Feeling recovered after 3 ultra's in 6 weeks I started to ramp up the miles in mid June and seemed to be running well, 2 weeks of 70 miles a week, lots of sub 7 minute mile running comfortably, and then suddenly I developed a dull ache. I blamed this on wearing old trainers so changed and the next day it was more painful… day 3 I did 5 miles and it was bad.. that night I set off for a steady 6 and stopped within 400 yards..
I guessed from the pain it was the old IT Band…
I get more emails on this issue that any other running related problem. My advice is always quit running.. instantly.. of course that doesn't apply to me, so stupidly I ran 2 days longer than I should have done..
With IT band issues the first stop is always to stop. Get that inflammation down, so give it 24-48 hours. I'm as bad as anyone for 'I'll just do 5k'… all you are doing is lengthening your time off proper training, let the IT band recover, then work on the issue causing the IT issue..
There's no way you can 'run off' an IT band issue, so even if its mid race, just stop, the less inflammation there is the sooner you can get back and slowly build back up.
In September last year I had a DNF in a 50k due to core issues and I suspected this was the same. IT band issues coming from a generally weak, inflexible core. So I tried some of the old exercises.. one legged squats, balance work.. leg raises.. I was chronically weak on the bad leg. Literally could not do a 1 legged squat.. not all the way down just drop the knee. I had no balance, my pelvis dropped, and I was weak.
So I decided just to copy what the physio gave me last time and hoped I could get back in 2 weeks.
So I took 4 days off, no running. Each day I just did 1 hour plus on the stationary bike and also did a lot of hiking as by chance we were just off to the Catskills and then up to Maine.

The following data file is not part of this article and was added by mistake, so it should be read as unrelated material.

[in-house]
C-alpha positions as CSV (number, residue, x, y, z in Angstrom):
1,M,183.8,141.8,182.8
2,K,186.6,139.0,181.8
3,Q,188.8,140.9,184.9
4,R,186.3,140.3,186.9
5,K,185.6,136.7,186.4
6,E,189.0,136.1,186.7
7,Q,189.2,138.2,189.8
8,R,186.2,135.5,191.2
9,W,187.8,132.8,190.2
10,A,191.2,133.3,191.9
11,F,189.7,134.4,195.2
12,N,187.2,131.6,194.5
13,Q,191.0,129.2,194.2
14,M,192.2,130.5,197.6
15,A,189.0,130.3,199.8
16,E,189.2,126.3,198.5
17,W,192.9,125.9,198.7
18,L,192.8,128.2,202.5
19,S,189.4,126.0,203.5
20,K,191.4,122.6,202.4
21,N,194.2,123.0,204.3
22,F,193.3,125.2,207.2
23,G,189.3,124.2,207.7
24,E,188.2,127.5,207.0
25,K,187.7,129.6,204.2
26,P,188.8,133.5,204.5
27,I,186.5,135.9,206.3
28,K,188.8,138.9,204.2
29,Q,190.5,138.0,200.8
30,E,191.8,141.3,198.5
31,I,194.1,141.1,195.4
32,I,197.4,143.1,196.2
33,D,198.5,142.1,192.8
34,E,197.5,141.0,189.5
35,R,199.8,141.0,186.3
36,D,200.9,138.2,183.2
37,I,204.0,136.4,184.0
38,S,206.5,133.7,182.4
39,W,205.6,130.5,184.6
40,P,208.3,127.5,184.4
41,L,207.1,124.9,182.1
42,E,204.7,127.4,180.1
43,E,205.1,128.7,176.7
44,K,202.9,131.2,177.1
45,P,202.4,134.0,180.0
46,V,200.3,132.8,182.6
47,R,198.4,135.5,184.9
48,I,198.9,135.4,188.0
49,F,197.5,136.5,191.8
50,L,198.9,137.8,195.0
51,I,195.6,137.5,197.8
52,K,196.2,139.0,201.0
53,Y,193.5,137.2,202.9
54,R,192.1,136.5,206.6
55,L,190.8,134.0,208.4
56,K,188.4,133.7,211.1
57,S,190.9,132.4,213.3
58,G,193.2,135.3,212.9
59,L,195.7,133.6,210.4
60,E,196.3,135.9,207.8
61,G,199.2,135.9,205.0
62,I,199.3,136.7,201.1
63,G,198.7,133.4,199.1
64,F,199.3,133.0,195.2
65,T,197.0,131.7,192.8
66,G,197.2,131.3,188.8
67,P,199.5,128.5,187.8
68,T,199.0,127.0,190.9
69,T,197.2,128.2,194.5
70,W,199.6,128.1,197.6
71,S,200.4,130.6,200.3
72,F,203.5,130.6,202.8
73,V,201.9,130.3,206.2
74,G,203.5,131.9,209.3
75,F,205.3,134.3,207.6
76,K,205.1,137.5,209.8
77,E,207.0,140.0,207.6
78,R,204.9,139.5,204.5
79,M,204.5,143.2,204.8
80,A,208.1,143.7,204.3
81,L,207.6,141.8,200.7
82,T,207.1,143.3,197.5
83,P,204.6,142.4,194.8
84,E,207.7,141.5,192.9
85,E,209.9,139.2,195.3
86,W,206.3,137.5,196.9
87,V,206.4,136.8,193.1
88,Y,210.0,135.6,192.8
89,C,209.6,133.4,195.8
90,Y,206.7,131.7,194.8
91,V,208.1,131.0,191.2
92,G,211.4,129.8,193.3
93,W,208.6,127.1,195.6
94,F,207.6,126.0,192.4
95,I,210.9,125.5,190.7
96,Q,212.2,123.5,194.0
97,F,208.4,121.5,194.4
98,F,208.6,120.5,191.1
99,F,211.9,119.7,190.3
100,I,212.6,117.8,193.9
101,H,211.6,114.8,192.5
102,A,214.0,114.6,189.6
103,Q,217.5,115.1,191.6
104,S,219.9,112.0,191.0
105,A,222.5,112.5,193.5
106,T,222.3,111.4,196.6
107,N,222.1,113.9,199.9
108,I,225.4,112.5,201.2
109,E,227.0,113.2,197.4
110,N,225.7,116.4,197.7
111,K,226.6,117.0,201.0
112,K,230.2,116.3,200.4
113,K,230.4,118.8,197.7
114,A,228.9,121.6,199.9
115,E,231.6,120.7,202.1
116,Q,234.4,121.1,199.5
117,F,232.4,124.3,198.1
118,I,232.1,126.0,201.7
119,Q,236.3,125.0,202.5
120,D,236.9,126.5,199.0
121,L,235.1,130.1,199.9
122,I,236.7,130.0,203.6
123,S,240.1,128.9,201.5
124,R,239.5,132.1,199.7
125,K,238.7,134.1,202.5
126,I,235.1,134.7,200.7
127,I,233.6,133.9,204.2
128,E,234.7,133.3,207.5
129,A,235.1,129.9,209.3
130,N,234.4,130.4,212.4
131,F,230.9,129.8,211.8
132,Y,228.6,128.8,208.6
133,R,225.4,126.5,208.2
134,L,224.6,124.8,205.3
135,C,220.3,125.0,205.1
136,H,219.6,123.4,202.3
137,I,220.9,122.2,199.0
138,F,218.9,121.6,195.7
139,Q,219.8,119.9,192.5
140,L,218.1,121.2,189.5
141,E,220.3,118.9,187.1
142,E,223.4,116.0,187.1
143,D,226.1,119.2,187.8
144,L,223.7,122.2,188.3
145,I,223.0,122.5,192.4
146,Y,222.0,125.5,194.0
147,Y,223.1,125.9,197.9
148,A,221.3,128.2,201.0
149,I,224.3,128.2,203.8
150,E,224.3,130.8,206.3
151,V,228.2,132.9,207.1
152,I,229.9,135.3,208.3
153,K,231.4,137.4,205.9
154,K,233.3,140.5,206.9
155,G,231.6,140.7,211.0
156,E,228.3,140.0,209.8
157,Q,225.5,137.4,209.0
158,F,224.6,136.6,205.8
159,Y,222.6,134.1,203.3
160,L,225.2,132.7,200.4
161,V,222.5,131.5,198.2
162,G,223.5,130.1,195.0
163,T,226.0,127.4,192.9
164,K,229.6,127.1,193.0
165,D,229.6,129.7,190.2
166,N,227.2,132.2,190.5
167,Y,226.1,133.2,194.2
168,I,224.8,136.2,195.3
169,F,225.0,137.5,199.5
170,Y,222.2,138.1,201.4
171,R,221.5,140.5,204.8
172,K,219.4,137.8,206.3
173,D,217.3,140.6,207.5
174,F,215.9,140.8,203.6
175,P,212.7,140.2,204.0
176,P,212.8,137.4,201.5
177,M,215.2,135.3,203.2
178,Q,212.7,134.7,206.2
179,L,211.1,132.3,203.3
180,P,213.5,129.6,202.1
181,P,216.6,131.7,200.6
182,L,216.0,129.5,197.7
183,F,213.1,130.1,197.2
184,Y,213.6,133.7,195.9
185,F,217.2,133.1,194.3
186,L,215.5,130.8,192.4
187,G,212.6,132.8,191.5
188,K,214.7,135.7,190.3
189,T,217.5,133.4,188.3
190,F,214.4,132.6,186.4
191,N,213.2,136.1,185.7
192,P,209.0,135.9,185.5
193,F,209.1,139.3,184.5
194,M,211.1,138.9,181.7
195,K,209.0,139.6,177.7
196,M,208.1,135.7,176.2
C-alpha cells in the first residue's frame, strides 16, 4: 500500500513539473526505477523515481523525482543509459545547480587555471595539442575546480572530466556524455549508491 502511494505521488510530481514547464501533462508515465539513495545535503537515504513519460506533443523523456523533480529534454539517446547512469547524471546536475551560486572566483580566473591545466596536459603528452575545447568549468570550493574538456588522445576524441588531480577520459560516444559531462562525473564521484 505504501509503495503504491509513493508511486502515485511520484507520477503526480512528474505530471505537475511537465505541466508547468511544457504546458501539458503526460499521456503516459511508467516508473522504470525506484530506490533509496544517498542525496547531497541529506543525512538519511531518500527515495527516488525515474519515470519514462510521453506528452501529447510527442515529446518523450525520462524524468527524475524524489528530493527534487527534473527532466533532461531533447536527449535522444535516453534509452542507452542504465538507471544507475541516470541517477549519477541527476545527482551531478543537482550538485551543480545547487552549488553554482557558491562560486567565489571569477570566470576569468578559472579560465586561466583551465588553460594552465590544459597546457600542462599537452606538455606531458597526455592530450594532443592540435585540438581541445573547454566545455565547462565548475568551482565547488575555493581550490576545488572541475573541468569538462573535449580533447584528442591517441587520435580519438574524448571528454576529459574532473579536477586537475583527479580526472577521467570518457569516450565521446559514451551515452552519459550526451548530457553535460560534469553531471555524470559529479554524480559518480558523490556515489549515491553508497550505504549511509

Every visit to the gym would also be 30-40 minutes of rolling with the foam roller. The IT bands were agony but each day it gets easier. Then I'd just do core, various planks, side planks, side leg raises, 1 legged squats, squats, clams.. some light weights then the rolling and stretching. At first I could barely even fire the glute medius on the bad side, it's like the muscle just is no longer there.. doing the clams I really had to focus on my bad side to not just lift the leg by rotating the hips or lifting from the inner leg, and on the bad leg I'd feel the fatigue on the glute much earlier.
A trainer I worked with in Germany, Andreas at Aloha Vitalis, used to work a lot with myself and Ts'otleho Fane on our squats as they are such a functional movement we do throughout the day and something believed to help with your running technique and its something which I've found has helped.
After just one week of 4 days of biking and then 3 days of hiking, and the core work, I did a light 5k on a beach and felt OK.. since then I've kept the core work and built back up and have just finished an 80 mile week.. nothing over 20 k, but 3 runs of 12 miles or more with one at 6:50 pace in the midday sun in high humidity, which is probably equal to a 6:30 paced run in good conditions so feeling pretty good again..
But the key to being back so soon was detecting it early and stopping, but then addressing the issue. Do not just rest, let the inflammation go down, and start again.. all you are doing by that is treating the symptom and not the underlying issue.. which for me, like the last time, was a chronically weak core and inflexibility in the hip flexors and gluteus.. nothing new but its only when things go wrong I address it. I need to keep on top of the core, stretching and rolling to keep my training consistently high, which is the key to progress...
With me as soon as I can re-train the gluteus to actually do some work I just feel much more in control running.. so I find the clams, one legged squats and side leg raises key. Then just build up again, get the confidence back and keep training.
I thought I'd blog about it because you should blog about the good and the bad, we all have those shit periods, but also how it can be overcome quickly if you can find the root cause and address it.